New review commends national ambition but warns transport and construction must improve.
In its first review of Spanish energy policy for six years, the International Energy Agency (IEA) has noted the country’s significant progress towards a renewable future and solving long-standing tariff deficits in its electricity and gas sectors.
The changes undertaken in the last six years have allowed Spain to focus on the policies needed to transition to climate-neutrality. Its new framework for energy and climate would see the country move to 100% renewable electricity before 2050. When non-electric energy is included, Spain will bring down non-renewable energy to just 3% of its whole energy mix.
While that target is still some way off being achieved, the report notes the significant progress made already. The rapid closure of coal facilities had seen coal fall to just 5% of all electricity generation by 2019 while the total electricity mix has transitioned from less than a quarter renewable to 42% in just the last ten years. That was achieved despite several years of restricted investment finance availability, which has recently started to ease.
Much of Spain’s policy is centred on growing its solar and wind generation, alongside programmes to improve energy efficiency, expand electrification and promote renewable hydrogen. This is now also being tied into the government’s plans to stimulate the economy, enhance competitiveness and improve energy security – something that has driven great success in other Mediterranean countries like Turkey in recent years.
Energy efficiency is also a major focus in Spain and the IEA reports the country has done well in decoupling energy consumption from economic growth. The ratio of energy consumption to GDP has been falling by almost 2% per year since 2008 and new policies are now being proposed that will continue or accelerate that trend.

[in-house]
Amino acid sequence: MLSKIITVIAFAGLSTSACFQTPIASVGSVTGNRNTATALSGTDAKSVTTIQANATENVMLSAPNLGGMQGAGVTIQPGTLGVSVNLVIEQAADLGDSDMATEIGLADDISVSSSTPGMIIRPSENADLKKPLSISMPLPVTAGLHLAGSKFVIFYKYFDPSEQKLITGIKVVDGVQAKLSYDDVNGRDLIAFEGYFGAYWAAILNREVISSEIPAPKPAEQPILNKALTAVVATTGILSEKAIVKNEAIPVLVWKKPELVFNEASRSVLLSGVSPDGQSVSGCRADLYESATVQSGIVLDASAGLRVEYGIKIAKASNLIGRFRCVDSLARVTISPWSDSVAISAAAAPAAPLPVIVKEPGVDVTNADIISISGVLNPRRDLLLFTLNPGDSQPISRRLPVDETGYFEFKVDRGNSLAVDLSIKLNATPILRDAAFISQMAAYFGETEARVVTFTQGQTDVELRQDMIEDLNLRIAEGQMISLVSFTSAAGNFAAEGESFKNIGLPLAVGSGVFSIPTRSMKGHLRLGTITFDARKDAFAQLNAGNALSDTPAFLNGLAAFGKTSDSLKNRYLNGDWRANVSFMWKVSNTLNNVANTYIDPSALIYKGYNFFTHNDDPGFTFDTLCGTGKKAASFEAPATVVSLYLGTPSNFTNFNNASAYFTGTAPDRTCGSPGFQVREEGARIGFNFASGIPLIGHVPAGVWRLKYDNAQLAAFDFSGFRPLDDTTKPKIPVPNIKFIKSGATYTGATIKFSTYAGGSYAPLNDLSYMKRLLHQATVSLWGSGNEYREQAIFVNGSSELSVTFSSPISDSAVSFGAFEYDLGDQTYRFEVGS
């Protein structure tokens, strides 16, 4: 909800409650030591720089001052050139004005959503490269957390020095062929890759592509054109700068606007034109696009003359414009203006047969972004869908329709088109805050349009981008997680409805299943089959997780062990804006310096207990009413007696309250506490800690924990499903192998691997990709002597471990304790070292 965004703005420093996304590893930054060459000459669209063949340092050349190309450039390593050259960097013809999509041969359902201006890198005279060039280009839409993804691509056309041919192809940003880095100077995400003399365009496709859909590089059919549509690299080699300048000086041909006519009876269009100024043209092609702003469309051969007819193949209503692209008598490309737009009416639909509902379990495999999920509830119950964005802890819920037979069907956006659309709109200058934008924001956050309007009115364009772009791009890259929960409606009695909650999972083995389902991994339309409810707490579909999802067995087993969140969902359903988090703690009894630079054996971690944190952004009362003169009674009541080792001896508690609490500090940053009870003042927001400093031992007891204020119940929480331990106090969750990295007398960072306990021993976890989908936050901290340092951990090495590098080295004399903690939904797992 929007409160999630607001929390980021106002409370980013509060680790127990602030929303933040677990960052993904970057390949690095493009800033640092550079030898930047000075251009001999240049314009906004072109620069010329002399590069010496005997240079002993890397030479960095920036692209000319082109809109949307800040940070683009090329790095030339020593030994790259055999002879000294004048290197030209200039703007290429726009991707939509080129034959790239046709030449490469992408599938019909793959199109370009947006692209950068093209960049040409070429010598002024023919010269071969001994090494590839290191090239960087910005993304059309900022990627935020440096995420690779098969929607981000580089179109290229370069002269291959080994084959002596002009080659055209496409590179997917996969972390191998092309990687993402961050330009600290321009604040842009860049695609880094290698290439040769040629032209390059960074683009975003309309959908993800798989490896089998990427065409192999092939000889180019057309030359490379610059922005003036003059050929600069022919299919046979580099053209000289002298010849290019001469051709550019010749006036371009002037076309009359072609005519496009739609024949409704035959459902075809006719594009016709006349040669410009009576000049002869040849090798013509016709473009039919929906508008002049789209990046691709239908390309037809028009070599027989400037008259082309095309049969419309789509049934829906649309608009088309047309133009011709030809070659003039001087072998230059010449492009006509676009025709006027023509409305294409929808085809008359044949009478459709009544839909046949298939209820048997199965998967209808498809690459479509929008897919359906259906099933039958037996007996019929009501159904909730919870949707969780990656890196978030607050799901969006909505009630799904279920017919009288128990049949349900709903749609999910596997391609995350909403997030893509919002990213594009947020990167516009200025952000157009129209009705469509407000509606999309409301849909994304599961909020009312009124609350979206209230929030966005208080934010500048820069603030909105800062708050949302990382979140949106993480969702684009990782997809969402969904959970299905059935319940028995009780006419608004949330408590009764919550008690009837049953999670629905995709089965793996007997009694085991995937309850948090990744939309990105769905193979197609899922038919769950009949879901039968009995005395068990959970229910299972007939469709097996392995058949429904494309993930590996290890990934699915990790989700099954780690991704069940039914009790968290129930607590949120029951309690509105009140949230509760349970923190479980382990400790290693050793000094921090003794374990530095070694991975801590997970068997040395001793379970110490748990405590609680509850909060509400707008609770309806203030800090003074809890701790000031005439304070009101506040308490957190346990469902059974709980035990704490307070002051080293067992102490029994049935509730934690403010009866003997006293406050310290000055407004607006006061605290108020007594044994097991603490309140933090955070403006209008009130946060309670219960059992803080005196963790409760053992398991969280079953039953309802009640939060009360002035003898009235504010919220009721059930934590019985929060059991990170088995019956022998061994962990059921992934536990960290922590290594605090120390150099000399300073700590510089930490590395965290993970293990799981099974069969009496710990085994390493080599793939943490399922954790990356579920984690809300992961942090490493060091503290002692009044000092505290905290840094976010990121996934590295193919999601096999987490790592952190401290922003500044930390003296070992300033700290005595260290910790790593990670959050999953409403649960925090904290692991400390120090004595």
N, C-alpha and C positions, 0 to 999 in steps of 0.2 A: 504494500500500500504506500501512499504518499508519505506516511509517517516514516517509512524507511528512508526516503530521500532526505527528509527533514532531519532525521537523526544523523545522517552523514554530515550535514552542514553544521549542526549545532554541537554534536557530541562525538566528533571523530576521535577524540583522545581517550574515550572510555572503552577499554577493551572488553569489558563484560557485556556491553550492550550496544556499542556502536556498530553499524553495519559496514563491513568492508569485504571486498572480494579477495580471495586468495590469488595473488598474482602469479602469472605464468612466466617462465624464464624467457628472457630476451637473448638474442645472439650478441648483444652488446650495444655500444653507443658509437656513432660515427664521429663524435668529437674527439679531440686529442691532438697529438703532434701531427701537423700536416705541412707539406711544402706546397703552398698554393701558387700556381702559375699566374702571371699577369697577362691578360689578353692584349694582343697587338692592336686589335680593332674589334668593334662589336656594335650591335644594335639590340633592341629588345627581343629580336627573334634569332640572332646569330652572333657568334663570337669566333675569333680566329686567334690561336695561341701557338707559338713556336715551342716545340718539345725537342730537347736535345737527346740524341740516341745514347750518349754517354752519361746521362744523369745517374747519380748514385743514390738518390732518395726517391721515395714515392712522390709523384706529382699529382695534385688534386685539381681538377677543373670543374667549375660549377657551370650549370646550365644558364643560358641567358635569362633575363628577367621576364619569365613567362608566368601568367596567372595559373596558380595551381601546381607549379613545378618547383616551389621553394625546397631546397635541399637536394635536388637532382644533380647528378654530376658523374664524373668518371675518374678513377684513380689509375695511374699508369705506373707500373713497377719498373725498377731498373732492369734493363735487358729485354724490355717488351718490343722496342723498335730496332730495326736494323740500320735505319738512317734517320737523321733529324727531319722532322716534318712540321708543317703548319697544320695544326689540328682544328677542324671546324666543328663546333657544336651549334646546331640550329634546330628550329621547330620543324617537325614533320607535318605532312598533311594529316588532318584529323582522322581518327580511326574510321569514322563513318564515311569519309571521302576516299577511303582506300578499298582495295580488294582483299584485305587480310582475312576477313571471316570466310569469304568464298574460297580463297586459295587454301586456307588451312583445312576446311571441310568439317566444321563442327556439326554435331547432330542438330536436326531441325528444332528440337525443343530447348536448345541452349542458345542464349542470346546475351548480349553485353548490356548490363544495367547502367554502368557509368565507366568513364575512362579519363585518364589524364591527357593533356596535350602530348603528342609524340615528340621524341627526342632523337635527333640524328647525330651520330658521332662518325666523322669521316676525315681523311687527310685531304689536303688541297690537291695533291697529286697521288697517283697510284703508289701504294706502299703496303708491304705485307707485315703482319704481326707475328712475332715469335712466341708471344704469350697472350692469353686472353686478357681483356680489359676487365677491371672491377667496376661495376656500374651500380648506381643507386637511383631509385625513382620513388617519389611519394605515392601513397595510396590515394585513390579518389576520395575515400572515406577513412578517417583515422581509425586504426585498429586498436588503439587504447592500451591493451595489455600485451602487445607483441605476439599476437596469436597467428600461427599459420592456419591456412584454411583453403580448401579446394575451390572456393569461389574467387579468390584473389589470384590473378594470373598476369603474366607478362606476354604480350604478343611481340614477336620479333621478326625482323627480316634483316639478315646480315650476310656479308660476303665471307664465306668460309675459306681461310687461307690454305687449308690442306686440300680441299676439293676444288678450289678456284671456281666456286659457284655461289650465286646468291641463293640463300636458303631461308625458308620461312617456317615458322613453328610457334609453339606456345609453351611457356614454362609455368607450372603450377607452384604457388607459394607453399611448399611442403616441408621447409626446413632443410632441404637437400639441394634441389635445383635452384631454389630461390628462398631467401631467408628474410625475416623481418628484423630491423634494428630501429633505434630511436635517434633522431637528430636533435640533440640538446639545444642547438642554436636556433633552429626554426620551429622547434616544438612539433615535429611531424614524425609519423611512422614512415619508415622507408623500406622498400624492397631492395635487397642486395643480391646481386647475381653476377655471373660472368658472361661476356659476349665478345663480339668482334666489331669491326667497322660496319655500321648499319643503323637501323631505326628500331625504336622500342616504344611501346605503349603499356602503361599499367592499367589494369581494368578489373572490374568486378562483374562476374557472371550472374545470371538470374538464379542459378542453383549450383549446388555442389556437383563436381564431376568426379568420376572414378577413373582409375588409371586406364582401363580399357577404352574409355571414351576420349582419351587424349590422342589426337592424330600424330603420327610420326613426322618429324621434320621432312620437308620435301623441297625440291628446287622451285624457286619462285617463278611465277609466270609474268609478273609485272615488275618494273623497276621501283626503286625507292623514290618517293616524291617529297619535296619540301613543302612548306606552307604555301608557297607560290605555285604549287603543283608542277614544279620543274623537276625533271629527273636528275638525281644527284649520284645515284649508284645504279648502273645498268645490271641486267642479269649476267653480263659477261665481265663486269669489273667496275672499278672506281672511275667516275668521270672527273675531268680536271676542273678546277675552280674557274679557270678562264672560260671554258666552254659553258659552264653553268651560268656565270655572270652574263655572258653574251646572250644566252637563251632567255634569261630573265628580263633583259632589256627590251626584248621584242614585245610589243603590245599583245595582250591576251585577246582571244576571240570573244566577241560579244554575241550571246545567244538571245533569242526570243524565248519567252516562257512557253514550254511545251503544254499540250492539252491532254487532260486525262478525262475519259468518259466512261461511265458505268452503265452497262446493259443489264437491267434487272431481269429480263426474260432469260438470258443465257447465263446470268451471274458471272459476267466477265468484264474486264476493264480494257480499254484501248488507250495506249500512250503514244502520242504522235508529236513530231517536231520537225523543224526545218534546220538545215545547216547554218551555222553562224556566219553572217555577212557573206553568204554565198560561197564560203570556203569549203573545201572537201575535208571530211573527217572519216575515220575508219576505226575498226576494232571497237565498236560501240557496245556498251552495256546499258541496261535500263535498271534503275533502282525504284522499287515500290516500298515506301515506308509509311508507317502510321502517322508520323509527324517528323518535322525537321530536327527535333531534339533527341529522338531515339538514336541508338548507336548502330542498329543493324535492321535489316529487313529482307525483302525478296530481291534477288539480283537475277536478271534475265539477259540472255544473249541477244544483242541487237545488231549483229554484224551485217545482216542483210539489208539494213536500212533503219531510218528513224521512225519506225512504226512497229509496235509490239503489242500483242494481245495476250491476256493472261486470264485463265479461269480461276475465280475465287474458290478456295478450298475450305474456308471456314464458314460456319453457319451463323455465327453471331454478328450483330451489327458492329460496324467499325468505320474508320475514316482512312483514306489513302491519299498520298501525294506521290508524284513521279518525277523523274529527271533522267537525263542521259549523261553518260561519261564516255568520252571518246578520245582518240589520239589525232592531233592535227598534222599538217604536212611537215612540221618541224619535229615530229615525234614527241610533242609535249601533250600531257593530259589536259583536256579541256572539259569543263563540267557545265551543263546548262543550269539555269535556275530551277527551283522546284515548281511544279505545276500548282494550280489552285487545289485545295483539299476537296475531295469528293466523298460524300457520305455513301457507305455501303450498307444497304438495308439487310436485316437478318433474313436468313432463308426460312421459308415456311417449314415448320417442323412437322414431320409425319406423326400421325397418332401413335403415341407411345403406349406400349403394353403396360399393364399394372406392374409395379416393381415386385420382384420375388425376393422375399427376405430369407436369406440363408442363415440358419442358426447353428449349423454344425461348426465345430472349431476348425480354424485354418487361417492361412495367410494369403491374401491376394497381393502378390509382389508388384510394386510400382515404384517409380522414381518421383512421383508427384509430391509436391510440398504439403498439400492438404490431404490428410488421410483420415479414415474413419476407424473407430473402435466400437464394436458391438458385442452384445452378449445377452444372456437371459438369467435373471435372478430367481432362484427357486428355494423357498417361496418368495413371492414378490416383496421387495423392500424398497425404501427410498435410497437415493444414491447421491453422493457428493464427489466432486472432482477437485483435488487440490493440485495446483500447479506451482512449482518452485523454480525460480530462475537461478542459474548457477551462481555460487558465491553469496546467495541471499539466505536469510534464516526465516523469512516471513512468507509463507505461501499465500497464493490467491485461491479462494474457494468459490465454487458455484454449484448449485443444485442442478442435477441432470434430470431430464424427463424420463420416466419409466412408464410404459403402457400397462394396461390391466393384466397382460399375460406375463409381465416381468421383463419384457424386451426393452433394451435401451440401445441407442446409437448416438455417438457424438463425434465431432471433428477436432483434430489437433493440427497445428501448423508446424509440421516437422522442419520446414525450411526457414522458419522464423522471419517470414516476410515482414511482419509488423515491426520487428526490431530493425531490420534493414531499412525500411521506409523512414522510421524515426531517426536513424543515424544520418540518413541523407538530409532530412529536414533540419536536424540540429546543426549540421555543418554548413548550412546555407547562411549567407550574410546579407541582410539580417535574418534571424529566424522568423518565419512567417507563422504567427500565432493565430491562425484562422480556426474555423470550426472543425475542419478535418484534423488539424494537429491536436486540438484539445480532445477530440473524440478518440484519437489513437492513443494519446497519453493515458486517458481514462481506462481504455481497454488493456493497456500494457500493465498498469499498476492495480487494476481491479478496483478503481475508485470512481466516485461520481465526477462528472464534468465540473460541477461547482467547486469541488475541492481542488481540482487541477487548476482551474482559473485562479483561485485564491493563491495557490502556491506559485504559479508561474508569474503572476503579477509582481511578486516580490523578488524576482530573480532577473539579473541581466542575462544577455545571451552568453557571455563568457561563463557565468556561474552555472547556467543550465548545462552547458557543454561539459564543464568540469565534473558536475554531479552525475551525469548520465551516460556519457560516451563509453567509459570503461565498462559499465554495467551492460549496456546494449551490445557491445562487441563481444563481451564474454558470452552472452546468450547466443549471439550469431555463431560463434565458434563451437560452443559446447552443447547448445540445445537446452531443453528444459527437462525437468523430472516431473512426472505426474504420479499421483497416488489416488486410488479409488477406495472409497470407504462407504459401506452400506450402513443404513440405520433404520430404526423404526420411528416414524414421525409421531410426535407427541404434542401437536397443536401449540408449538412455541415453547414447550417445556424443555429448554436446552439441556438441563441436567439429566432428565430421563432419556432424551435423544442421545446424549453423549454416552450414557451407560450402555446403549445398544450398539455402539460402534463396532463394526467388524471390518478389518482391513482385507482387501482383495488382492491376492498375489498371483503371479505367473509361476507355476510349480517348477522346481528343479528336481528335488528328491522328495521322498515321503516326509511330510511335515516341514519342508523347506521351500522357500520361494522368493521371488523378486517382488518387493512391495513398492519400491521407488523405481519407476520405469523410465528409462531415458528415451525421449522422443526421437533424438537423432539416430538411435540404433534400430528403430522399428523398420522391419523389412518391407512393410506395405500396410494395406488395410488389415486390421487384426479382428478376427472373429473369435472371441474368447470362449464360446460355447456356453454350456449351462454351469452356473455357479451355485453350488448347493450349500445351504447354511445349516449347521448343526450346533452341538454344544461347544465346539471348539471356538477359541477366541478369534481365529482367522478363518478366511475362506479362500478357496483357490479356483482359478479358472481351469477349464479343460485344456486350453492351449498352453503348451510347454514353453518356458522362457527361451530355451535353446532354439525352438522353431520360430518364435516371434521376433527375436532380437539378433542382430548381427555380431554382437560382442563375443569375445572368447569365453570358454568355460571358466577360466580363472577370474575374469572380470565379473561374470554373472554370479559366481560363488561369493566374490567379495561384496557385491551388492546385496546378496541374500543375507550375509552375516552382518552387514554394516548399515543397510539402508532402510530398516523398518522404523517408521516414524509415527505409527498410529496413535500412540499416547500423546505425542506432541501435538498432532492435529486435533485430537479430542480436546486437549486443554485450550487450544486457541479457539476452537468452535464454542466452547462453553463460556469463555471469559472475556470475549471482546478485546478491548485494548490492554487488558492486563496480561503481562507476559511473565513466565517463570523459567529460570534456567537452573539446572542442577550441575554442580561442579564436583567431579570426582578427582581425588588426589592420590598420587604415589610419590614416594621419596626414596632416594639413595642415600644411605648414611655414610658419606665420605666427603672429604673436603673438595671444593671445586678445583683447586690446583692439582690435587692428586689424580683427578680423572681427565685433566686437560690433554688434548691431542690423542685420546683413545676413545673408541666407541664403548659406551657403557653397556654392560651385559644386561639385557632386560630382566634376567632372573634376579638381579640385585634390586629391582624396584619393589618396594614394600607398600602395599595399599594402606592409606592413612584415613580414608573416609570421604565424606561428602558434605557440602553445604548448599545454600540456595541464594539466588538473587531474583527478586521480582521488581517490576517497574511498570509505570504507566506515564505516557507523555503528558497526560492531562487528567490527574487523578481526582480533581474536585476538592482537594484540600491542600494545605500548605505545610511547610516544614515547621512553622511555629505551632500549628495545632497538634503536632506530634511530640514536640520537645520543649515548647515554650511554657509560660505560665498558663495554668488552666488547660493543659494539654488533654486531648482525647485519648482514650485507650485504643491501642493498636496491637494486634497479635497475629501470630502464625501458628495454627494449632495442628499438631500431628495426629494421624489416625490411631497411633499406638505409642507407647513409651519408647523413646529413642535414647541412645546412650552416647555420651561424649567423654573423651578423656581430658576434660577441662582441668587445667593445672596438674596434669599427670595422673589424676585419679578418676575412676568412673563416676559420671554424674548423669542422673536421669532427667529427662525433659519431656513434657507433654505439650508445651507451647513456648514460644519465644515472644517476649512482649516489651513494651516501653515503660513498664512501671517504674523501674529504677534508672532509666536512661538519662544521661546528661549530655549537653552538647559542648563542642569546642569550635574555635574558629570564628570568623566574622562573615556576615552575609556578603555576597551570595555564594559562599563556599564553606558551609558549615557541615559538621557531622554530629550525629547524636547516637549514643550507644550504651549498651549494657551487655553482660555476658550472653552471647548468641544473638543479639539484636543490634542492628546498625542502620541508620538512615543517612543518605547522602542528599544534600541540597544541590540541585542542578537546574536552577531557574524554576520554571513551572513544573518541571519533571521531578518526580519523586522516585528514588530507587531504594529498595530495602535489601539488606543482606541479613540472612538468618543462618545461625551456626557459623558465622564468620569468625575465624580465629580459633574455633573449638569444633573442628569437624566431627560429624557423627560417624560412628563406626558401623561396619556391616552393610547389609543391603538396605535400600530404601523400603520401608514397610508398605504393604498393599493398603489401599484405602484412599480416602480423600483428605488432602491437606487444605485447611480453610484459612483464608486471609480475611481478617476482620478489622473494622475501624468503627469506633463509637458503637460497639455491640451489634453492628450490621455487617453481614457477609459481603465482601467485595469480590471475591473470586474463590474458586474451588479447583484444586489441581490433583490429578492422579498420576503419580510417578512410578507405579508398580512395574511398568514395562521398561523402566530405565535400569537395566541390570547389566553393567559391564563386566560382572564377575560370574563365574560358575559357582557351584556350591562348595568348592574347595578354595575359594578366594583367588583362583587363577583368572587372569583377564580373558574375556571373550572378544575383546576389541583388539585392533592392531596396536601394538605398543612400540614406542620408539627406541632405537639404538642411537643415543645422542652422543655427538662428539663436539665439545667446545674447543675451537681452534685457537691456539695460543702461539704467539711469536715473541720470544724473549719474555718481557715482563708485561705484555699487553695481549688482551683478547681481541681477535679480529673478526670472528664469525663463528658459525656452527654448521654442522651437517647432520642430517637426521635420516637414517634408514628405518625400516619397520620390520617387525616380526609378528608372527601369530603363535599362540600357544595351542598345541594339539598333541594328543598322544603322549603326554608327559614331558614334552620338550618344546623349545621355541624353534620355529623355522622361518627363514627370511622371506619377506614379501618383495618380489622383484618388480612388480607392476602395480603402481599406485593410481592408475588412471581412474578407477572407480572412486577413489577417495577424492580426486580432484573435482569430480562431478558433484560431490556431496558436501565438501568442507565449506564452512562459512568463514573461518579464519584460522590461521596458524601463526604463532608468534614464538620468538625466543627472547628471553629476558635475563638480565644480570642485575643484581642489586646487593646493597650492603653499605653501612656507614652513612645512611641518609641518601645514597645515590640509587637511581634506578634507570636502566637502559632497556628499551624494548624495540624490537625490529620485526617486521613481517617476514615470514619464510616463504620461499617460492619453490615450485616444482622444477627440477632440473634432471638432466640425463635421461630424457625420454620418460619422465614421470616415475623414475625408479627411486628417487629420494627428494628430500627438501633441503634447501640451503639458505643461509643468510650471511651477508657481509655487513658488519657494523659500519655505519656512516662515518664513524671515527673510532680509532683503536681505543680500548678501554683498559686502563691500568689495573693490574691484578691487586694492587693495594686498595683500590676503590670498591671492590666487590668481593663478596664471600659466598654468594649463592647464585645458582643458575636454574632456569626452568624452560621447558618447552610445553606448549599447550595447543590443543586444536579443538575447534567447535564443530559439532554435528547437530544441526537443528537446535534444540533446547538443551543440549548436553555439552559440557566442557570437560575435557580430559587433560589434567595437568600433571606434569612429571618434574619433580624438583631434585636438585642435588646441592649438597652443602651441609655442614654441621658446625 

While the IEA is positive about the prospects for Spain to meet its energy ambitions, it does highlight a number of challenges ahead too. Among those challenges is the extent to which fossil fuels are still dominant in some key sectors like transport, industry and building, where progress towards decarbonisation has been slower.
Growth in renewables will also need to be especially strong over the coming ten years because nuclear power makes up more than 20% of energy capacity in Spain and more than half of its reactors are set for decommissioning by 2030.
Finally, the report suggests that Spain’s decentralised system of government will need to be reflected in future policy efforts. Regional administrations have considerable authority over energy policy so establishing strong co-ordination across internal borders is a key IEA recommendation.